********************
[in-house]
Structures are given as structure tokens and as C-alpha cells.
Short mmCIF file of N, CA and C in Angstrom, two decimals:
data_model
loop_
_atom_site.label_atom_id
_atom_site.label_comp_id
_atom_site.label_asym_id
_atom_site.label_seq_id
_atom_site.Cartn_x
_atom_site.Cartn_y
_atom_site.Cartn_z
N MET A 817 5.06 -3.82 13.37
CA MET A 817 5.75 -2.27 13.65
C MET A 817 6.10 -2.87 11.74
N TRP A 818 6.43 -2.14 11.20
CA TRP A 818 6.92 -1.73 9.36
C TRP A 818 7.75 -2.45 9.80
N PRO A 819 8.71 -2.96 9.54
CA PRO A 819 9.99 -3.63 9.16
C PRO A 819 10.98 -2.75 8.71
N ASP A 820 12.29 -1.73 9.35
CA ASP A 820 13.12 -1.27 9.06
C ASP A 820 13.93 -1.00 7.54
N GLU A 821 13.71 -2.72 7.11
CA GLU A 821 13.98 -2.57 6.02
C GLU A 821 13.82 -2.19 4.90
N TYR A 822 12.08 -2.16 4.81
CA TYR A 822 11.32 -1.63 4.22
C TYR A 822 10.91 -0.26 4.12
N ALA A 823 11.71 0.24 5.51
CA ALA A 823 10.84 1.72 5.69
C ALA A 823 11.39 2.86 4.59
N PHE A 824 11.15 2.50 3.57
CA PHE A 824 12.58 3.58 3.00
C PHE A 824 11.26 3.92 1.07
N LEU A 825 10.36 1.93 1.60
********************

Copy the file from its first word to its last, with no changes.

[in-house]
Structures are given as structure tokens and as C-alpha cells.
Short mmCIF file of N, CA and C in Angstrom, two decimals:
data_model
loop_
_atom_site.label_atom_id
_atom_site.label_comp_id
_atom_site.label_asym_id
_atom_site.label_seq_id
_atom_site.Cartn_x
_atom_site.Cartn_y
_atom_site.Cartn_z
N MET A 817 5.06 -3.82 13.37
CA MET A 817 5.75 -2.27 13.65
C MET A 817 6.10 -2.87 11.74
N TRP A 818 6.43 -2.14 11.20
CA TRP A 818 6.92 -1.73 9.36
C TRP A 818 7.75 -2.45 9.80
N PRO A 819 8.71 -2.96 9.54
CA PRO A 819 9.99 -3.63 9.16
C PRO A 819 10.98 -2.75 8.71
N ASP A 820 12.29 -1.73 9.35
CA ASP A 820 13.12 -1.27 9.06
C ASP A 820 13.93 -1.00 7.54
N GLU A 821 13.71 -2.72 7.11
CA GLU A 821 13.98 -2.57 6.02
C GLU A 821 13.82 -2.19 4.90
N TYR A 822 12.08 -2.16 4.81
CA TYR A 822 11.32 -1.63 4.22
C TYR A 822 10.91 -0.26 4.12
N ALA A 823 11.71 0.24 5.51
CA ALA A 823 10.84 1.72 5.69
C ALA A 823 11.39 2.86 4.59
N PHE A 824 11.15 2.50 3.57
CA PHE A 824 12.58 3.58 3.00
C PHE A 824 11.26 3.92 1.07
N LEU A 825 10.36 1.93 1.60